ELIZABETH CITY, N.C. (WAVY) — A North Carolina man accused of killing his wife is out of jail.
A grand jury chose not to indict 72-year-old Frank Mansfield on a first-degree murder charge on January 17.
Just before Christmas in Elizabeth City, police got a call for reports of gunshots on Golf Club Drive. Officers were dispatched when a call came in from a man who said he had just shot his wife.
Phyllis Mansfield, 73, was found in the garage of the house with gunshot wounds. She was pronounced dead at the scene.
Her husband, 73-year-old Samuel “Frank” Mansfield, was found walking down the driveway when officers arrived. He was immediately taken in to custody.
10 On Your Side obtained court paperwork that reveals what happened that dark December 14 morning.
Mansfield’s neighbor, Hazel Lister, is surprised a grand jury decided not to file a murder charge against him.
“I don’t know why they made that decision,” Lister said. “I was surprised… I don’t excuse it. I don’t understand it. If she is sick, I don’t think it is up to him to take her life.”
Mansfield admitted to police he took Phyllis’ life. Court documents read, “He loaded the gun… He told her to come into the garage. She walked towards him… He raised the gun to her chest and fired two shots into Mrs. Mansfield’s chest. Mr. Mansfield stated Mrs. Mansfield stated that he was killing her.”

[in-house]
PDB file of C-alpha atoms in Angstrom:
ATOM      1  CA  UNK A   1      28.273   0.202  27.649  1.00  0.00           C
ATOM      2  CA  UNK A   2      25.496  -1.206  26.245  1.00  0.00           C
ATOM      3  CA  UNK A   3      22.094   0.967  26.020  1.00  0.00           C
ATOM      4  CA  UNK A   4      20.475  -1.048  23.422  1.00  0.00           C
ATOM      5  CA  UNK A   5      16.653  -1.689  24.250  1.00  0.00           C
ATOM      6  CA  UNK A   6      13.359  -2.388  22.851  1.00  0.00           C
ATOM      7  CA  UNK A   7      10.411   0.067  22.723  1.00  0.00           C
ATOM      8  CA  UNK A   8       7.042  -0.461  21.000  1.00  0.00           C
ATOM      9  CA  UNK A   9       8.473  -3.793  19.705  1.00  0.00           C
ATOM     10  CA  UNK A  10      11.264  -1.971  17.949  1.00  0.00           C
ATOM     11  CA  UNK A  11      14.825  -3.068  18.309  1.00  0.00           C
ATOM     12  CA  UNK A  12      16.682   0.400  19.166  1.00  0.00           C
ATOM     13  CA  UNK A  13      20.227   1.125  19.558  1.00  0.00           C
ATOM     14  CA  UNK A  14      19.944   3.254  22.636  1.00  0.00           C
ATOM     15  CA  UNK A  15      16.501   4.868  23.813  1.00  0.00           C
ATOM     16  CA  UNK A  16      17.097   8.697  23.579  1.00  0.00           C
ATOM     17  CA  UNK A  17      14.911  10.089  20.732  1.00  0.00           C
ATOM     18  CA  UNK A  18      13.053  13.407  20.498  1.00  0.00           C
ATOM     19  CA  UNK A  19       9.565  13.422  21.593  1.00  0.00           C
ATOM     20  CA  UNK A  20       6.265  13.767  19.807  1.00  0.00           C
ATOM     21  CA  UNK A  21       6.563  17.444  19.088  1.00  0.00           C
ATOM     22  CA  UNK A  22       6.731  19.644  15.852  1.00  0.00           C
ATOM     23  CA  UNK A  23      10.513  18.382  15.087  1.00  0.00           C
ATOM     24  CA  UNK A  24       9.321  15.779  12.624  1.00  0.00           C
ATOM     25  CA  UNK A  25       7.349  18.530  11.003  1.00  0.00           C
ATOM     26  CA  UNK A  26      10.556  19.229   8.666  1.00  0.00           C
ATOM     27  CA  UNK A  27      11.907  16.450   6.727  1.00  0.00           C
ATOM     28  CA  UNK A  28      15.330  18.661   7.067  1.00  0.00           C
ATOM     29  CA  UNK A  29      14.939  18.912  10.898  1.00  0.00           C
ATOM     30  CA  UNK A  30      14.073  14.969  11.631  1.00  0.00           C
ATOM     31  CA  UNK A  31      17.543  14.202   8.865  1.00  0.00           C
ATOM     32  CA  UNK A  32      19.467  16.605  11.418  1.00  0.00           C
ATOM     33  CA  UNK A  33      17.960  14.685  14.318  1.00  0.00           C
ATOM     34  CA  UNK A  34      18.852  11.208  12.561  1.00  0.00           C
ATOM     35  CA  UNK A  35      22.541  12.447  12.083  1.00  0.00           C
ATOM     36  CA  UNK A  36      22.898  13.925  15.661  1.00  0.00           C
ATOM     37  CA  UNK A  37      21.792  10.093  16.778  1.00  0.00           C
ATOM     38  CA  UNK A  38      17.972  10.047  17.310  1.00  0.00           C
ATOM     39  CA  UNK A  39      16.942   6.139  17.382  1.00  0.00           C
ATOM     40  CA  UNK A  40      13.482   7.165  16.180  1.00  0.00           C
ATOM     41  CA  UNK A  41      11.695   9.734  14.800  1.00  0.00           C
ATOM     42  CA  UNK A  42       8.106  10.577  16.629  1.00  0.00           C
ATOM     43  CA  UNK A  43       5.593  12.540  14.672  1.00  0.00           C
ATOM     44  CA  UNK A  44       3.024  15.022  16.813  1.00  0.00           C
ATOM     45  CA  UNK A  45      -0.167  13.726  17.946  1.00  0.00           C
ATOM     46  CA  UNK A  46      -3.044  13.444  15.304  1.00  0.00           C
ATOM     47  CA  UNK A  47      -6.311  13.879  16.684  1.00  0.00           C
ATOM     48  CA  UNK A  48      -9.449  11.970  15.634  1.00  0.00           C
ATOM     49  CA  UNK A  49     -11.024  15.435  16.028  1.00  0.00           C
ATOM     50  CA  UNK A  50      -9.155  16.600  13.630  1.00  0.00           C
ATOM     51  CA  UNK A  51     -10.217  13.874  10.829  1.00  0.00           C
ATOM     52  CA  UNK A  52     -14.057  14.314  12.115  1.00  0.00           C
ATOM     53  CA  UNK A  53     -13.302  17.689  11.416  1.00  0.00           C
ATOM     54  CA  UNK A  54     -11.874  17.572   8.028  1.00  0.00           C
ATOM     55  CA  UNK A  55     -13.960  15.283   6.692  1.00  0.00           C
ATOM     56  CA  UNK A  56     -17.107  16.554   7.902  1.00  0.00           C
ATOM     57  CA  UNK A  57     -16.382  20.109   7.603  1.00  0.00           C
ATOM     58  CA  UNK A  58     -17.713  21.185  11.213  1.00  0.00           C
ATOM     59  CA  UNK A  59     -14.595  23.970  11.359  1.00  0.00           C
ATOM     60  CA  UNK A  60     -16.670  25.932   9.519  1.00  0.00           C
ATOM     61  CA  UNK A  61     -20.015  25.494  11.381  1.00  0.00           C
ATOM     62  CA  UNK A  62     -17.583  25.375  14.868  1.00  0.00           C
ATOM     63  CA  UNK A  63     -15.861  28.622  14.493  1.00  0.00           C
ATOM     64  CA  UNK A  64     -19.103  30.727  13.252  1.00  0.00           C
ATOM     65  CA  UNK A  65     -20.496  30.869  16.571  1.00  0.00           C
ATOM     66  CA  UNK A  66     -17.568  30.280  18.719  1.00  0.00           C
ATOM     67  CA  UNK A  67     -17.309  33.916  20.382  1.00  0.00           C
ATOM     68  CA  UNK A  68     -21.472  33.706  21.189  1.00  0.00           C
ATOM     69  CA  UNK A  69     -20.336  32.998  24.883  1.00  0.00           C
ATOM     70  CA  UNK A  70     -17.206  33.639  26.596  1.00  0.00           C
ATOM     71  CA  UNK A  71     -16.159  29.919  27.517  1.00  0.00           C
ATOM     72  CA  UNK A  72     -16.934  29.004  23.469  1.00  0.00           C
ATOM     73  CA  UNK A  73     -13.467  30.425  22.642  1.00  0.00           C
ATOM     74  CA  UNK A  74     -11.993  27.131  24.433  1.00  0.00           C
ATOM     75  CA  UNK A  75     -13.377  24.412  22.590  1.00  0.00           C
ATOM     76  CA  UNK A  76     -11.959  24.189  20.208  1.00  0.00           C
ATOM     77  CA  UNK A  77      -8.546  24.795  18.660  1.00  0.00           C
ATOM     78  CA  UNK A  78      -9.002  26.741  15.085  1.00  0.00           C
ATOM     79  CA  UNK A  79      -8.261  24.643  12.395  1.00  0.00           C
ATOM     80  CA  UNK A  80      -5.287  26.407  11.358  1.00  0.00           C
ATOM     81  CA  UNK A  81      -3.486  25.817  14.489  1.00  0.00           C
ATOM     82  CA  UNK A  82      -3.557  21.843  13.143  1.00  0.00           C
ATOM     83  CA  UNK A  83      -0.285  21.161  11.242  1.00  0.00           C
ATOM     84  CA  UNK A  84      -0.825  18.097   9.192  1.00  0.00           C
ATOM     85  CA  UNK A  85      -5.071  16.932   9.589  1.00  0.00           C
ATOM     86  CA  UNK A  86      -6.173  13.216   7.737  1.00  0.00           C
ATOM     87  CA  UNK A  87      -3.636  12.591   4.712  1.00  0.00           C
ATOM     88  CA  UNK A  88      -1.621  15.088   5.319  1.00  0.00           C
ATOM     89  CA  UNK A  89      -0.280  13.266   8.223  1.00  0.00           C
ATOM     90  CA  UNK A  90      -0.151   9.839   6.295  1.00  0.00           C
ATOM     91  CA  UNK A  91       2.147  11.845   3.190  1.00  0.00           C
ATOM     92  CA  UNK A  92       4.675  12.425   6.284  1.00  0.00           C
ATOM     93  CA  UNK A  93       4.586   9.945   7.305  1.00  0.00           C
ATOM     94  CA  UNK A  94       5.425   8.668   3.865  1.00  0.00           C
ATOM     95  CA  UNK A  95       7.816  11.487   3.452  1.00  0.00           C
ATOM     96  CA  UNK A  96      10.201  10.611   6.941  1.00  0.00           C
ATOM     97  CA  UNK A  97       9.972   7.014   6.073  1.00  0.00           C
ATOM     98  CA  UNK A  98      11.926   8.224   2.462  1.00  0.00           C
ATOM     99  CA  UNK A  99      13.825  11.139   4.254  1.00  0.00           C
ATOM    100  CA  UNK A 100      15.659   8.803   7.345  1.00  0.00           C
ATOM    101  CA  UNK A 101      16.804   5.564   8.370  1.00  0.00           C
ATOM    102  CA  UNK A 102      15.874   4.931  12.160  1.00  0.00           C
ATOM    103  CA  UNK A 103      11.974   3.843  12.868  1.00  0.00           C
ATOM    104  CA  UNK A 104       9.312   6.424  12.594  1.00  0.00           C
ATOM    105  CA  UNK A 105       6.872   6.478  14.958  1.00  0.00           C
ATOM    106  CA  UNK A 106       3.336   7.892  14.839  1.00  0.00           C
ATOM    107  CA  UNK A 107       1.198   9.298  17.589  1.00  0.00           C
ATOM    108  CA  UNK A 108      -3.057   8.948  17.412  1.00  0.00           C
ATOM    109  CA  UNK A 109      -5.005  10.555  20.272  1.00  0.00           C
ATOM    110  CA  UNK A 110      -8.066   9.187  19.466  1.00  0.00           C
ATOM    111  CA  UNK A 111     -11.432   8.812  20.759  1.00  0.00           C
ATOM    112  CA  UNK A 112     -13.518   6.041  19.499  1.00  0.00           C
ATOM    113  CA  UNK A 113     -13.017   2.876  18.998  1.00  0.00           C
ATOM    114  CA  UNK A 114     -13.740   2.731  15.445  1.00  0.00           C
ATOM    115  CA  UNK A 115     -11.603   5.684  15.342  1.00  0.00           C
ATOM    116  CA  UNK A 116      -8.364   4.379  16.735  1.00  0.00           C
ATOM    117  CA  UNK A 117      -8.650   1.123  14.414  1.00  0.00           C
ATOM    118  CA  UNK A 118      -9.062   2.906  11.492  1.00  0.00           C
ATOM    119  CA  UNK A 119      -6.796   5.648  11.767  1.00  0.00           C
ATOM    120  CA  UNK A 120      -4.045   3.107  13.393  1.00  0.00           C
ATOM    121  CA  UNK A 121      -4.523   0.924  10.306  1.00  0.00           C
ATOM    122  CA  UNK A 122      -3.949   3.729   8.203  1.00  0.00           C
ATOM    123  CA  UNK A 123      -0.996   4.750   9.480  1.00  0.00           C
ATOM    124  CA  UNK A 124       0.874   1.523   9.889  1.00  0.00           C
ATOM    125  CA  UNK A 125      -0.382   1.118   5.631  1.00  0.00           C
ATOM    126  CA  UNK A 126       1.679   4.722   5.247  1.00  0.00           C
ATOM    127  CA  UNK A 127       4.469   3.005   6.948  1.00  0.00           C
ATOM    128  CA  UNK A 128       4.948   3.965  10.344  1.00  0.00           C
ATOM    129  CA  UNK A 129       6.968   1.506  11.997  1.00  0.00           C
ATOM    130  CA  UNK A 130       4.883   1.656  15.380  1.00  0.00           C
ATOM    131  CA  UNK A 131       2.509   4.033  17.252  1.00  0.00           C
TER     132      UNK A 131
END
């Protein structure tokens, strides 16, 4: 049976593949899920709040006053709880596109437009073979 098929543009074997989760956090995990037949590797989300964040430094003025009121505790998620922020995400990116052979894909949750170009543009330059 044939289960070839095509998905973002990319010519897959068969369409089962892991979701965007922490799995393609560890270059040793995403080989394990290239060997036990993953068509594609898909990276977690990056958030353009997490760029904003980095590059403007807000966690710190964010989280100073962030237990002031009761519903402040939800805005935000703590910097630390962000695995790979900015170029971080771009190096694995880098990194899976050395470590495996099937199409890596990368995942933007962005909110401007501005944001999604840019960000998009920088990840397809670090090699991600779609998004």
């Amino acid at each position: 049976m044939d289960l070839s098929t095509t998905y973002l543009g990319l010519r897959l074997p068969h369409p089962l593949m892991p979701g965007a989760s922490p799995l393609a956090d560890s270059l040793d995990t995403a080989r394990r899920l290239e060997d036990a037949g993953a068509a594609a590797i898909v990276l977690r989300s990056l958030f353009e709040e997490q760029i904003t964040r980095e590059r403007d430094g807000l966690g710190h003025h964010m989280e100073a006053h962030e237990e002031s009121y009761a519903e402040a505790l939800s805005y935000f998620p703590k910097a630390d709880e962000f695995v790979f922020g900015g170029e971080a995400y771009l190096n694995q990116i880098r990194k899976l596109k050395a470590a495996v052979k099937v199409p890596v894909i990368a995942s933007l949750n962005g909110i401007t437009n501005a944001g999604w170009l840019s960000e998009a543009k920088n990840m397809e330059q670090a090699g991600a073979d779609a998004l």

According to court documents, Mansfield said he realized he had to kill his wife of 53 years because she needed to move into an assisted living center, due to dementia and Alzheimer’s disease.
Detective Zachary Lovett with the Elizabeth City Police Department is the applicant for an affidavit, which includes all this information. In the affidavit, Detective Lovett writes that Mansfield was interviewed by detective Graham and Sgt. Judge in December. The following statements come from that interview:
Mr. Mansfield stated he didn’t think the first two shots did the job and he didn’t want [her] to live in a vegetative state, so he shot her one or two more times… Placed the gun back in the wooden filing cabinet until Mrs. Mansfield took her last breath.”
Lister says she’s worked for years with dementia patients, and Mansfield had options he should have explored.
“There were better ways to handle this. He could have checked her into a facility. He had the authority to check her in because he is her husband, and he could have checked her in, and maybe get her the help she needed,” she said. “It involves medication.”
Instead, Mansfield shot his wife dead, and when police arrived at the house, court papers say, “Mrs. Mansfield had at least two gunshot wounds to the left side of her chest and one gunshot wound to the left of her head, near her left ear.”
Mansfield was not at his home Monday. Court papers suggest he could be living with a daughter. WAVY’s Andy Fox went to that home, but no one answered the door, and we did not get a call back.
Grand jury proceedings are considered secret. However, 10 On Your Side has learned that this particular grand jury involved 18 people and 12 or more decided not to charge Mansfield in the death of his wife. That 12 is the required threshold for charging or not charging.